Thus Spoke Pausanias? Fuel wood selection in Alpine burnt-offering places

Andreas Gregor Heiss

    Veröffentlichungen: Beitrag in BuchBeitrag in Konferenzband


    Alpine burnt-offering places (Brandopferplätze) were for the first time defined as a separate group of finds in the 1960s. As generally accepted, these sites are defined by the following common traits: (1) their spatial distribution (Alps), (2) their temporal range (mainly Middle Bronze Age until Late Iron Age), the often massive occurrence of (3) calcinated animal bones and (4) intentionally destroyed artefacts (either pottery or metal objects). Since the beginnings of research on Alpine Brandopferplätze, parallels have been drawn between them and the burnt sacrifices in Greek antiquity, especially referring to the Olympic ash altar of Zeus as reported by Pausanias. Research during the last decades revealed that although the Alpine burnt-offering places were a ritual phenomenon clearly independent from the ancient Greek rites, both obviously shared some characteristics (as the deliberate selection of animal body parts, with heads and lower extremities dominating). Plant remains, however, never played a major role in these considerations of commonness or delimitation between the Alpine and the Greek rites, as only scarce information on plant-based offerings or on the fuel wood was available until recently. The written sources e.g. mention the exclusive use of (white) poplar wood.

    In order to clarify the role of plants in the Alpine sacrificial rites, archaeobotanical analyses were carried out for nine burnt-offering places across the Alps (from west to east):
    · Wartau, Ochsenberg (Switzerland, St. Gallen)
    · Feldkirch, Altenstadt (Austria, Vorarlberg)
    · Fließ, Pillerhöhe (Austria, Tyrol)
    · Ganglegg, Hahnehütterbödele (Italy, Bozen-Südtirol/Bolzano-Alto Adige)
    · Maneidtal/Val Maneda, Grubensee/Lago Gruben (Italy, Bozen-Südtirol/Bolzano-Alto Adige)
    · Ulten/Ultimo, St. Walburg/S. Valburga (Italy, Bozen-Südtirol/Bolzano-Alto Adige)
    · Schlern/Sciliar, Burgstall (Italy, Bozen-Südtirol/Bolzano-Alto Adige)
    · St. Nikolai, Sölkpass (Austria, Styria)

    In order to cover both the offerings and the used fuel wood, carbonised carpological remains and charcoal were identified. Fragments of amorphous food residues were analysed via SEM and chemical decomposition. For the identified charcoal, also dendrological and taphonomic parameters were collected such as growth ring width and radius, presence of wood-decaying fungi, damages resulting from carbonisation (radial cracks, vitrifcation features) and presence of compression wood in Gymnosperms. These data were used to gain information on the used wood qualities (thin branches/twigs vs. thick branches/trunks, deadwood vs. freshly hewn/dry-stored wood). All results were compared to published data on burnt offerings from eleven further cult sites in Austria and Northern Italy, in order to set the new data within a greater context.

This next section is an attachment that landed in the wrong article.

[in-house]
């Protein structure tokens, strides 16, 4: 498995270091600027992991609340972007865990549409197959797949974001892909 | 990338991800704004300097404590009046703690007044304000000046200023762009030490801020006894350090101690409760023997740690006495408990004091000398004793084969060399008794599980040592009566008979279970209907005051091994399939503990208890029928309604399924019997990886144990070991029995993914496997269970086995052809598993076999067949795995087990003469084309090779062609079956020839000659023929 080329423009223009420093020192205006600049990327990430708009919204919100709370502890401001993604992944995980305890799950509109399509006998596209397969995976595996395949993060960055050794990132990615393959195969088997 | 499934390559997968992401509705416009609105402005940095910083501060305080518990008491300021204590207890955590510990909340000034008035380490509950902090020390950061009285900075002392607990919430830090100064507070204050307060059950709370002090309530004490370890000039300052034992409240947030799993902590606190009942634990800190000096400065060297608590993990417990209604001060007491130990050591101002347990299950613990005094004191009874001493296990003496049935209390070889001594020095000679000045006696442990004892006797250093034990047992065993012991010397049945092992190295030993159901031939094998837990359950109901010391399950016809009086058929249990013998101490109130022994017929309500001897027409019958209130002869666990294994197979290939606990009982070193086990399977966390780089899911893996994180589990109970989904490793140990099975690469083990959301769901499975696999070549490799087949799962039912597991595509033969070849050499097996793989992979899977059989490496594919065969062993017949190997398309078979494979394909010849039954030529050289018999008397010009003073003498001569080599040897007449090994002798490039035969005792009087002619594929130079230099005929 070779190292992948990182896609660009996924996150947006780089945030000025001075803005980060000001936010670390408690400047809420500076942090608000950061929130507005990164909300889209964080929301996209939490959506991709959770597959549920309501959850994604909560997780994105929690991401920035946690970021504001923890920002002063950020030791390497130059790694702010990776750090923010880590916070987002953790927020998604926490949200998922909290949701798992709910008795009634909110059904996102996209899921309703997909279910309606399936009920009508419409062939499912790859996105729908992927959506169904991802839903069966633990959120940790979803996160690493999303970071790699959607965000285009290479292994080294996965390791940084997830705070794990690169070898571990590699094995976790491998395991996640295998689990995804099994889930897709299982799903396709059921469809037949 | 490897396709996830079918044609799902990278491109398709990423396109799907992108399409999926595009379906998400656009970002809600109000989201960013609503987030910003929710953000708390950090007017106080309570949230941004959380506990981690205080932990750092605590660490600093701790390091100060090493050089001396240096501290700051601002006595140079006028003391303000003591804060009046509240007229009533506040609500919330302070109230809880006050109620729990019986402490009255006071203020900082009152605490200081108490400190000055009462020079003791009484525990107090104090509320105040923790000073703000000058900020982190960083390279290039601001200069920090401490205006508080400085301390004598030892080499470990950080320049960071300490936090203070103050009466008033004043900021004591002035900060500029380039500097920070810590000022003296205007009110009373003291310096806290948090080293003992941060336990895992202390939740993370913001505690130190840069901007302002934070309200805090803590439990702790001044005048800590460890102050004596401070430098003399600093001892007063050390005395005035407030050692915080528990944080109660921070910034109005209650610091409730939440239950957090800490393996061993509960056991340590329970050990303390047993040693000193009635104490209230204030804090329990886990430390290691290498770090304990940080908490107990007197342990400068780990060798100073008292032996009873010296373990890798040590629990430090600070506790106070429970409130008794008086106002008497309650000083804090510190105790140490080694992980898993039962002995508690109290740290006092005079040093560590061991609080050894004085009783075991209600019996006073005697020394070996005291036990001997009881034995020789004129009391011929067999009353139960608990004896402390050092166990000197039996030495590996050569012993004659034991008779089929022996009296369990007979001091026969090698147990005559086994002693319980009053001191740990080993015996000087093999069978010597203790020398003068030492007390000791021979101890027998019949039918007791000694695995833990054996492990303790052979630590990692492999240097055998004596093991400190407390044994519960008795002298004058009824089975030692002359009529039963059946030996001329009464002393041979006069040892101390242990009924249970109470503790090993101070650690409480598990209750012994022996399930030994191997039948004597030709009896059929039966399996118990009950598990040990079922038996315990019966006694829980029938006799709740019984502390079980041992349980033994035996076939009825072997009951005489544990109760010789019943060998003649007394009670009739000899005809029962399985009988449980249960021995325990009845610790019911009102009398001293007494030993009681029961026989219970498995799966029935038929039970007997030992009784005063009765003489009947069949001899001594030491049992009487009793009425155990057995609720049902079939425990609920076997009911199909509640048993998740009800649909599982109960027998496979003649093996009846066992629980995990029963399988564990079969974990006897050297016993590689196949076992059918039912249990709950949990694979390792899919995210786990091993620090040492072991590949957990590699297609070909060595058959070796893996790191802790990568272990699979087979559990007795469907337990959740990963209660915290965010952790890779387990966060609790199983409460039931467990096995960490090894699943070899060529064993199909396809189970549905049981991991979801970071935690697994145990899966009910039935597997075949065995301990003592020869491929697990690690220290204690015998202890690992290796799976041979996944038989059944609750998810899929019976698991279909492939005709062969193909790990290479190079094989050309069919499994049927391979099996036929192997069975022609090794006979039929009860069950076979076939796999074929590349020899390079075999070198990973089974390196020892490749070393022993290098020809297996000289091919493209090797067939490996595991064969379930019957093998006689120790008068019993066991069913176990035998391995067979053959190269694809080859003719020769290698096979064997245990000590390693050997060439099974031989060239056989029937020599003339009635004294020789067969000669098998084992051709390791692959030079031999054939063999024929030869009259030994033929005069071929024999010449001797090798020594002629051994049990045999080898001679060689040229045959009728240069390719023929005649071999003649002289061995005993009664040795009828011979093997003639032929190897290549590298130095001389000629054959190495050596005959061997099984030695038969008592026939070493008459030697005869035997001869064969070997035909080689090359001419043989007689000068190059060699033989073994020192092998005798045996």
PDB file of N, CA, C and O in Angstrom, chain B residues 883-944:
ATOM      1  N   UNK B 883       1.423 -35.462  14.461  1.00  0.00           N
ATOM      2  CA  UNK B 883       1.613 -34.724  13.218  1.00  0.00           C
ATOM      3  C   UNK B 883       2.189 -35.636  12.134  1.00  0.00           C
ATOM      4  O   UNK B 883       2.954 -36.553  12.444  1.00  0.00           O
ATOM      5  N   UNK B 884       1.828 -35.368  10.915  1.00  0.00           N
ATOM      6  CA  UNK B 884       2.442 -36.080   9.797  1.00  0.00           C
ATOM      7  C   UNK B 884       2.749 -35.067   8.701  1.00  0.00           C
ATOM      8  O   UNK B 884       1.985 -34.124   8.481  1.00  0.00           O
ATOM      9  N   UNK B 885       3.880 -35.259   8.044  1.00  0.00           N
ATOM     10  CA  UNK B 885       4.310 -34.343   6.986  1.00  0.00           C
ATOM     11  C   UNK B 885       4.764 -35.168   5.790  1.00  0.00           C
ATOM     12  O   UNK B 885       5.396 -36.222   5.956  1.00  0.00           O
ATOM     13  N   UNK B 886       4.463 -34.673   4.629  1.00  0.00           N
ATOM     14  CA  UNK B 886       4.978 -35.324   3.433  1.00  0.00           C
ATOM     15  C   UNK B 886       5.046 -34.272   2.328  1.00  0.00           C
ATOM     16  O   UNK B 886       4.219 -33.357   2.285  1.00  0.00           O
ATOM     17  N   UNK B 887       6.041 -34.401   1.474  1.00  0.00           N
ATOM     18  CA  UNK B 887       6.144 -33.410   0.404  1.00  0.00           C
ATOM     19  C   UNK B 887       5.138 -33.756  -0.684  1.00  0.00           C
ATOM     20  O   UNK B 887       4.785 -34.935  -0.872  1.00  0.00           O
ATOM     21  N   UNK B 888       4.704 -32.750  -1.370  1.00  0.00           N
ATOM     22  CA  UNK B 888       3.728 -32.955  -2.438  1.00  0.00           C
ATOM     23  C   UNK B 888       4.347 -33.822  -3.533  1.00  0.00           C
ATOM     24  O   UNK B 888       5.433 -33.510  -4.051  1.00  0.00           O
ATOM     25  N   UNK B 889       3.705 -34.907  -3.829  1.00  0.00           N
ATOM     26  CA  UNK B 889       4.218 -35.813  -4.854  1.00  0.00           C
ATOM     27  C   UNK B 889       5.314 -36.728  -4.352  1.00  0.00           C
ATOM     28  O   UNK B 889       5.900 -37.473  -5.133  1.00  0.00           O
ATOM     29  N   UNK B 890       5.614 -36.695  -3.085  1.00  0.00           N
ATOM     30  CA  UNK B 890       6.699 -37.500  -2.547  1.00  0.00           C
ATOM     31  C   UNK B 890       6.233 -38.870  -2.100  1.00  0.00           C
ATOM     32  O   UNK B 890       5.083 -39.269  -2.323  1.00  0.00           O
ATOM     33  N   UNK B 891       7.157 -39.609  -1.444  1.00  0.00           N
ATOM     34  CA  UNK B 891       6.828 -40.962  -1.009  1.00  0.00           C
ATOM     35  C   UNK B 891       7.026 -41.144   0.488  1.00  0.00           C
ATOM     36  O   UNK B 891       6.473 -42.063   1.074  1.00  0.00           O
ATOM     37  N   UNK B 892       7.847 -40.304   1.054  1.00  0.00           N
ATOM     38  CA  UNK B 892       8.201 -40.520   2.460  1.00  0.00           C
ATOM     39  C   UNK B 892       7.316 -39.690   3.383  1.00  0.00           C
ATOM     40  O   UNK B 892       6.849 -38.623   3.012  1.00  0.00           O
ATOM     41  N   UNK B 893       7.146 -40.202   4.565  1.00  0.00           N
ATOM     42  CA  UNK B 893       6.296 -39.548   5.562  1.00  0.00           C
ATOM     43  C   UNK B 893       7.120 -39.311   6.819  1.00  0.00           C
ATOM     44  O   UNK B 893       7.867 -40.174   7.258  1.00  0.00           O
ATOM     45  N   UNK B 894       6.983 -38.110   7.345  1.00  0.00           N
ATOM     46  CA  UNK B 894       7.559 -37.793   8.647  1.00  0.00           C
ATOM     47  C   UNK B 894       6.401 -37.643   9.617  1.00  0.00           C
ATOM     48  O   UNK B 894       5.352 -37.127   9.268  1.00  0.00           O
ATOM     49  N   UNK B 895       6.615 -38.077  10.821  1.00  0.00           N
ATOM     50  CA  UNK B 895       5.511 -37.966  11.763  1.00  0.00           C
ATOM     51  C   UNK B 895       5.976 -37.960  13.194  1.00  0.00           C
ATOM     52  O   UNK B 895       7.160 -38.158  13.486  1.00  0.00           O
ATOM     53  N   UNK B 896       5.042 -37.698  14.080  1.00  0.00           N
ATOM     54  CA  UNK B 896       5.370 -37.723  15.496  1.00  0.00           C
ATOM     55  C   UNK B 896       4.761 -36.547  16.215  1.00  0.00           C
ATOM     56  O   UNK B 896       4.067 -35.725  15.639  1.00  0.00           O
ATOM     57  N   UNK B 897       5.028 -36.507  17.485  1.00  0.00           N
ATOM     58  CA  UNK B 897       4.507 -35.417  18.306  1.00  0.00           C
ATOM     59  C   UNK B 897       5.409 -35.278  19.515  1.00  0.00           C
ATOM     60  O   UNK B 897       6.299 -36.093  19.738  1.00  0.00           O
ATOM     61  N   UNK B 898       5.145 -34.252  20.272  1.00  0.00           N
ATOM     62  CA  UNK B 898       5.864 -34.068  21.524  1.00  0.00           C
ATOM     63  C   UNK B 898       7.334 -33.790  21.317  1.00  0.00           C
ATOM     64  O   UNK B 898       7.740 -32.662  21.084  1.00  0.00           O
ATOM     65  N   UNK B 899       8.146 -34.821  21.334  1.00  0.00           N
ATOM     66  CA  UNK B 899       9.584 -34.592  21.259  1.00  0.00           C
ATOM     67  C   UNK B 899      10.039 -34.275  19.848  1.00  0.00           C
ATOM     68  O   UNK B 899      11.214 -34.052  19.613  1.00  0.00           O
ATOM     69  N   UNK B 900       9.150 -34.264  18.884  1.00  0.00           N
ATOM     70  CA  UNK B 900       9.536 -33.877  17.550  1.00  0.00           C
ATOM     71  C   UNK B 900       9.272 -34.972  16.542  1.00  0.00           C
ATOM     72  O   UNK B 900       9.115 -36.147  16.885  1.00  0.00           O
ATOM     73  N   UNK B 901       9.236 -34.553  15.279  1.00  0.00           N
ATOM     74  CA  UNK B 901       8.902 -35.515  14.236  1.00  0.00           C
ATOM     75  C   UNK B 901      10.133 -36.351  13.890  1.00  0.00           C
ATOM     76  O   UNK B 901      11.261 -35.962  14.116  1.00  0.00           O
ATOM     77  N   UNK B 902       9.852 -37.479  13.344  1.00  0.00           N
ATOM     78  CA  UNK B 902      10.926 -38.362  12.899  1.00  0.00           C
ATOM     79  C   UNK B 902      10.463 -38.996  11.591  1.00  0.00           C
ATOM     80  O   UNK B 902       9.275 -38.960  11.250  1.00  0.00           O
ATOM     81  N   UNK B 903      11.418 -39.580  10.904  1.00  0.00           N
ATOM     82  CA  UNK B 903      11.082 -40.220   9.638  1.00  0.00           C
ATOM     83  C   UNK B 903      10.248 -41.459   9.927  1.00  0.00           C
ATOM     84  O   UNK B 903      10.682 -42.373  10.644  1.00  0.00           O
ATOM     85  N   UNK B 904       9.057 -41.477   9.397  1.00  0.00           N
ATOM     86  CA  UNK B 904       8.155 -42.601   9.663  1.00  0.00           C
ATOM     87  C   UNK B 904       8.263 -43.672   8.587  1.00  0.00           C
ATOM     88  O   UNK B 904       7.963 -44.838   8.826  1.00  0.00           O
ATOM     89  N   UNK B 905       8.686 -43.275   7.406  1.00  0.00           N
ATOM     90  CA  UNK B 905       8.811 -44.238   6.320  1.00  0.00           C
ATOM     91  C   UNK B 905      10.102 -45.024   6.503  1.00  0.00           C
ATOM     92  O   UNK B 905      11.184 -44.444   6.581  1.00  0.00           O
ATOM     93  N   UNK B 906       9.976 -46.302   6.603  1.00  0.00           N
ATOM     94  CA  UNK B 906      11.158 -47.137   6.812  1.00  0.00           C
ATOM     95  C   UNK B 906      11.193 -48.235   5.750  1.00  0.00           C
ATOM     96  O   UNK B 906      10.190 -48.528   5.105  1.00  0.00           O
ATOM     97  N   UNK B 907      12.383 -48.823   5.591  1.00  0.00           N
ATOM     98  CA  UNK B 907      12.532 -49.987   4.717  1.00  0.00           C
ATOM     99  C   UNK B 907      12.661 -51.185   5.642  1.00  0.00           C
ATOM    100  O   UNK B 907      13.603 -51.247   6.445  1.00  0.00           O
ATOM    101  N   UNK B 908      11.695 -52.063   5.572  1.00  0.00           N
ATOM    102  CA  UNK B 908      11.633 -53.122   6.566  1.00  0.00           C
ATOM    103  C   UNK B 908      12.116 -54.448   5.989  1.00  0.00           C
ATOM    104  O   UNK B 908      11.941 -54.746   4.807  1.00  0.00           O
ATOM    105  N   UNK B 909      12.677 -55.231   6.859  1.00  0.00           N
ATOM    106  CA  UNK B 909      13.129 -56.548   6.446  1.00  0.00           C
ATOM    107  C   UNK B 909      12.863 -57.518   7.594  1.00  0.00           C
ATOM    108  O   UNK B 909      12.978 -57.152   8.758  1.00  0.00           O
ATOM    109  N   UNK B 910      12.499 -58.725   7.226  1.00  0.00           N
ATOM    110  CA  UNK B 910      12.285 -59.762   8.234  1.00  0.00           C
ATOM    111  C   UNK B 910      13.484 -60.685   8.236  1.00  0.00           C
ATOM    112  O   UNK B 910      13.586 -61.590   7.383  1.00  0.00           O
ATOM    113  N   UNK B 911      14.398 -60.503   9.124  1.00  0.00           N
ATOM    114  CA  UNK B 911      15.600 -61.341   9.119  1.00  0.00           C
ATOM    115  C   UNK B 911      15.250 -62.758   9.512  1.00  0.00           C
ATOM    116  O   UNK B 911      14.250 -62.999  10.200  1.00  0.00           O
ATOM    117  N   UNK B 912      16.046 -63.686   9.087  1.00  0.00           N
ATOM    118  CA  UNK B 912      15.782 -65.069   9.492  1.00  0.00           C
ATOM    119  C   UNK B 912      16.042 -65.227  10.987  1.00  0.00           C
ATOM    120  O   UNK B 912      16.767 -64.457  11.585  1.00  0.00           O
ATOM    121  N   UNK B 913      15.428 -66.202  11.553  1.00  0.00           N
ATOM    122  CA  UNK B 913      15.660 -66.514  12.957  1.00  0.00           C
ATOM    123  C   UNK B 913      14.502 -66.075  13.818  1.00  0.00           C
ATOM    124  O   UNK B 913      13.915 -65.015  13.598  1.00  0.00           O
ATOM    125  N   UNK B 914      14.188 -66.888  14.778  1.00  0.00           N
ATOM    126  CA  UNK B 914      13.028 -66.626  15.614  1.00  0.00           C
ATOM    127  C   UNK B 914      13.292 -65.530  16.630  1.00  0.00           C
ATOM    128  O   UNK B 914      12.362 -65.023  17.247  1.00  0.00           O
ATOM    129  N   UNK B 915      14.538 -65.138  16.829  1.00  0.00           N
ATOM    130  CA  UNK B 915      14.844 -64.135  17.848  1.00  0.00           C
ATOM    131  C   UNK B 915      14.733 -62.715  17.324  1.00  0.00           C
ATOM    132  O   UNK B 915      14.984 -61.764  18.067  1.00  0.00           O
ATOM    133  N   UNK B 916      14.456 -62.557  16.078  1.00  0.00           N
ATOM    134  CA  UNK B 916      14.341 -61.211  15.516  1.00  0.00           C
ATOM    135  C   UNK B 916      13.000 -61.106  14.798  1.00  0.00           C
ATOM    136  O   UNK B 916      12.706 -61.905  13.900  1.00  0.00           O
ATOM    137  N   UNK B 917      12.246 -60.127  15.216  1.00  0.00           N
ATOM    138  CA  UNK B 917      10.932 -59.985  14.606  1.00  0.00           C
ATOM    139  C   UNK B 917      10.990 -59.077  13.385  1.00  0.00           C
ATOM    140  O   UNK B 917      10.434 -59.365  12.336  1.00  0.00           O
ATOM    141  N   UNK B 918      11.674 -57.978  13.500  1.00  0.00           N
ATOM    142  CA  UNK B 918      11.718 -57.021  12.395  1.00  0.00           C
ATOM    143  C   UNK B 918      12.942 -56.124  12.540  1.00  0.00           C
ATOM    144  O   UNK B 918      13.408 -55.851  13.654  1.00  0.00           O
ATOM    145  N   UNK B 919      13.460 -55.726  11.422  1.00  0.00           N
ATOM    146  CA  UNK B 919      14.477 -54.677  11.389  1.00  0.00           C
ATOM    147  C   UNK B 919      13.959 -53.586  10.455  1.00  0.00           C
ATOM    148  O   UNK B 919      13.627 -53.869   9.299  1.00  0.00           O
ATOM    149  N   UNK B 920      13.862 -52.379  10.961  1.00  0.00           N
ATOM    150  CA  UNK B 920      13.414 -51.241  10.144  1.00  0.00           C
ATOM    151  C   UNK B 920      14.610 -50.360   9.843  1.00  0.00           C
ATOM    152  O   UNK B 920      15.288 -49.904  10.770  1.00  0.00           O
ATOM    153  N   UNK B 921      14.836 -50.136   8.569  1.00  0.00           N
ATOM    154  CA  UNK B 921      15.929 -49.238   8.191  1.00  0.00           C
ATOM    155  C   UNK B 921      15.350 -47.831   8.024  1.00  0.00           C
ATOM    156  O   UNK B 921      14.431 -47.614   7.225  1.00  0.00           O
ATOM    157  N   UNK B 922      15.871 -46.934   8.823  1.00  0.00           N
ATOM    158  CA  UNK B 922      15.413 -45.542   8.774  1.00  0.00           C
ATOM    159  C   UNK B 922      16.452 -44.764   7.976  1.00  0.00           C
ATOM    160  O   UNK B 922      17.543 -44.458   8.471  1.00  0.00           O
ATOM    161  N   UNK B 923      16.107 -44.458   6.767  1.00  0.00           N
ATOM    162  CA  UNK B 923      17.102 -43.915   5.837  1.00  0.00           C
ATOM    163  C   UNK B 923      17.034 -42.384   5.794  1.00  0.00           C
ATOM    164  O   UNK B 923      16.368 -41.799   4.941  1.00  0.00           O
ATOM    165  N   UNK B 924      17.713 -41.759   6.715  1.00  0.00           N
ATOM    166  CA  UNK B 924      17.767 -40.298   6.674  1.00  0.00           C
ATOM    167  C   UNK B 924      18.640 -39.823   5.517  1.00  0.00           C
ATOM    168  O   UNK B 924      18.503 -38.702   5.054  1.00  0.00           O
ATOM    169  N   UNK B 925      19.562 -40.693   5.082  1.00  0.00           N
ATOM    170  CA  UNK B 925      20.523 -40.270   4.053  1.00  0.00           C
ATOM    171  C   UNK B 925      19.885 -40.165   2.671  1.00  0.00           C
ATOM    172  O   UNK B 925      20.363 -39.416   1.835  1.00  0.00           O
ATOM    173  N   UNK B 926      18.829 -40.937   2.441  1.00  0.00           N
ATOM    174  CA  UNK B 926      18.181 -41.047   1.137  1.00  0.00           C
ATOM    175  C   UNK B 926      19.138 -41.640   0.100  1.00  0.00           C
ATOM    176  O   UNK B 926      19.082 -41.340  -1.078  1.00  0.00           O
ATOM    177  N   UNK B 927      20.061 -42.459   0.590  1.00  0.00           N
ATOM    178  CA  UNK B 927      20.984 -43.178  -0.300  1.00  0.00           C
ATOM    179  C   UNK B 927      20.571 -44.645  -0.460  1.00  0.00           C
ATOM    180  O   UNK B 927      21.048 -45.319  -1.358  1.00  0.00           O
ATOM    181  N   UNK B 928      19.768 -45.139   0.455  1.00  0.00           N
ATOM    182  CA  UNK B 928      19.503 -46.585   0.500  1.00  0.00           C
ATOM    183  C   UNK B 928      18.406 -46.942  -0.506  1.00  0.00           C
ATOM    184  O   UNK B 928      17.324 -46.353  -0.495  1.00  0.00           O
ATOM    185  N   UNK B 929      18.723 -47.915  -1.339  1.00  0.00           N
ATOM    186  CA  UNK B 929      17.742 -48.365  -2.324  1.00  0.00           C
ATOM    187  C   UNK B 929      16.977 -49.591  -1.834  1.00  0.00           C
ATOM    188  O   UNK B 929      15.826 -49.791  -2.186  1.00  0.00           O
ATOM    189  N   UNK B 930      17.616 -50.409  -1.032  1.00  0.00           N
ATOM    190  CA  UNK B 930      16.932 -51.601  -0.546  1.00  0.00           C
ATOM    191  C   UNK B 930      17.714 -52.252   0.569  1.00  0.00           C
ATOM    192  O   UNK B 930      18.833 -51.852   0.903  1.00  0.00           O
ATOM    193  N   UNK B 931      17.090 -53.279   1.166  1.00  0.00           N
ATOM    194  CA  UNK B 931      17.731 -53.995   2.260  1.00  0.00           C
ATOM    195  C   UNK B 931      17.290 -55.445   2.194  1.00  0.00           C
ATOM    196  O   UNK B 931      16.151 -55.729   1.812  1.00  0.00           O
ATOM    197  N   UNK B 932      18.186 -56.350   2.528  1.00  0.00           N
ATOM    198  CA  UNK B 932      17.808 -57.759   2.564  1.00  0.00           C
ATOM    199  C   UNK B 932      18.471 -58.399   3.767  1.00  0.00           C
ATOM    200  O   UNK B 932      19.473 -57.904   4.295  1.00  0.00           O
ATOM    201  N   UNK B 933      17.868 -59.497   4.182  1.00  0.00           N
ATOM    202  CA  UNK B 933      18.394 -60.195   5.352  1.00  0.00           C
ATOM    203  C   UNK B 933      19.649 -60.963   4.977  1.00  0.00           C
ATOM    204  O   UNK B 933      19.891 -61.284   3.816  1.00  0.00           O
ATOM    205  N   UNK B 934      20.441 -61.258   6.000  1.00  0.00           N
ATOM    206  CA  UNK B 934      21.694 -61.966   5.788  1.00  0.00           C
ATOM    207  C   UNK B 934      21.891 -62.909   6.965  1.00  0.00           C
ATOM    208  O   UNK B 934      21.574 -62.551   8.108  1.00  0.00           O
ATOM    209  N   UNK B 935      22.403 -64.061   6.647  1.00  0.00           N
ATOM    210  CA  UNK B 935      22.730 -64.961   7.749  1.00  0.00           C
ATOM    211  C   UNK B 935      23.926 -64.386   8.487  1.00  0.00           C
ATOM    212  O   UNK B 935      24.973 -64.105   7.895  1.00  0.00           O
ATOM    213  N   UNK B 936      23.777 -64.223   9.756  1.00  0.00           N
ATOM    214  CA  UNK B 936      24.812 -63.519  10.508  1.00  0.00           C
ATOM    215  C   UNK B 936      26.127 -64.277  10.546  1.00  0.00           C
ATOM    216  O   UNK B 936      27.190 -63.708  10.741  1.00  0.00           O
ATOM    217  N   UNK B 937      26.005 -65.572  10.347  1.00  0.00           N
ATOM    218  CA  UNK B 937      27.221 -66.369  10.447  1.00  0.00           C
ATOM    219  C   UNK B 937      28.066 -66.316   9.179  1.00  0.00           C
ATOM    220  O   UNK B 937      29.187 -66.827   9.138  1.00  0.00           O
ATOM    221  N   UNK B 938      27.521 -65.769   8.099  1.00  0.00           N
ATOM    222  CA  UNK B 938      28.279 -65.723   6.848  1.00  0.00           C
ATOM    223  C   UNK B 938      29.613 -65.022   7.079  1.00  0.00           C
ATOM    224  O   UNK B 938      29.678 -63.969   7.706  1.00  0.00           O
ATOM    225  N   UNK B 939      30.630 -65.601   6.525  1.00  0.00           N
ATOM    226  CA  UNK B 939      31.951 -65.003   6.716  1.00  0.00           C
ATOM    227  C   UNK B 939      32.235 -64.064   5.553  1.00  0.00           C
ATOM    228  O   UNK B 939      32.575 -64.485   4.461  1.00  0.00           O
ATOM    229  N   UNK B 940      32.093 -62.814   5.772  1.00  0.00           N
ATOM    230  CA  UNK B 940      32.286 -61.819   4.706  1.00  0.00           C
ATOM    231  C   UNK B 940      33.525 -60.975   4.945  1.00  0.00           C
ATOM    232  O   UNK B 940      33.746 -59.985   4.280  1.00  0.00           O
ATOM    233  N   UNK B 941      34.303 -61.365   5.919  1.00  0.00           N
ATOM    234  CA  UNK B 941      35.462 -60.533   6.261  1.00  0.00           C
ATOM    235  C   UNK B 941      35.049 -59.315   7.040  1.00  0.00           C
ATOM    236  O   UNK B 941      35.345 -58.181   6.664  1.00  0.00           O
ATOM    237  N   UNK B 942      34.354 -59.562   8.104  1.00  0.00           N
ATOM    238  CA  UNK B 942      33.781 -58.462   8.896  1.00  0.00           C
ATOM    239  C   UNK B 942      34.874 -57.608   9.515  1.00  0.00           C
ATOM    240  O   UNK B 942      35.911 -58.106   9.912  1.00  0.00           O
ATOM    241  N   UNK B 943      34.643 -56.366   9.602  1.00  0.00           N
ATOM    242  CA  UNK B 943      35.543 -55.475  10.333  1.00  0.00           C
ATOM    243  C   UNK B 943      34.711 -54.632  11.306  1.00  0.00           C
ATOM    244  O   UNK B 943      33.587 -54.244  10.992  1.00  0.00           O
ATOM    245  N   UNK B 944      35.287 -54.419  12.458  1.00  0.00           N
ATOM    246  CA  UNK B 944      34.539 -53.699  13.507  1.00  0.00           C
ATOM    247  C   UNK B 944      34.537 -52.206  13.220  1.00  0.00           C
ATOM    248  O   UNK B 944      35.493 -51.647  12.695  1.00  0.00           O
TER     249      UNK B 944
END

The charcoal record resulted in a total of 27 woody plant taxa, corresponding to a minimum of 20 species. Reconstructed vegetation data from the respective locations, based on palynological analyses and actual/potential vegetation maps, were compared to the charcoal record of the nine Alpine sites. Surprisingly, the choice of woods used as fuel for the sacrificial pyres obviously was mainly guided by their immediate availability at the majority of investigated sites. Hints on taxon selection (e.g. for cultic reasons) were found in a comparatively small number of sites. Within the range of the Alps, only the site at Pfaffenhofen, Trappeleacker, and the cult building at Ganglegg, Hahnehütterbödele, give clear evidence on specific selection. In both cases the charcoal spectra clearly deviate from the reconstructed local vegetation. The used wood diameters were also much higher than usually found in burnt-offering sites. At least for the material from the area of the cult building at the Ganglegg site, this can be seen as a hint on burnt construction timber.

    The wood qualities used are also rather consistent between most of the treated sites: of all 20 presented cult sites, data on wood quality is available for 17. Twelve of these show a clear dominance of partly decayed (gathered/dead) wood. At only three sites (Schwarzsee/Lago Nero, Trappeleacker, and the cult building at Hahnehütterbödele) the results point to deliberately stored or freshly hewn wood. Together with the data on cultivated plants, the charcoal results show that carbonised plant remains can contribute substantially to the comprehension of ritual activities in the Pre-Roman Alps, which obviously deviated in more than one way from the ancient written source.
    Titel4th International Meeting of Anthracology (Brussels, 8-13 September 2008). Programme and Abstracts
    Herausgeber (Verlag)Institut royal des Sciences Naturelles de Belgique / Koninklijk Belgisch Instituut voor Natuurwetenschappen
    PublikationsstatusVeröffentlicht - 2008


    ReiheProfessional paper / Service Géologique de Belgique

    ÖFOS 2012

    • 106008 Botanik
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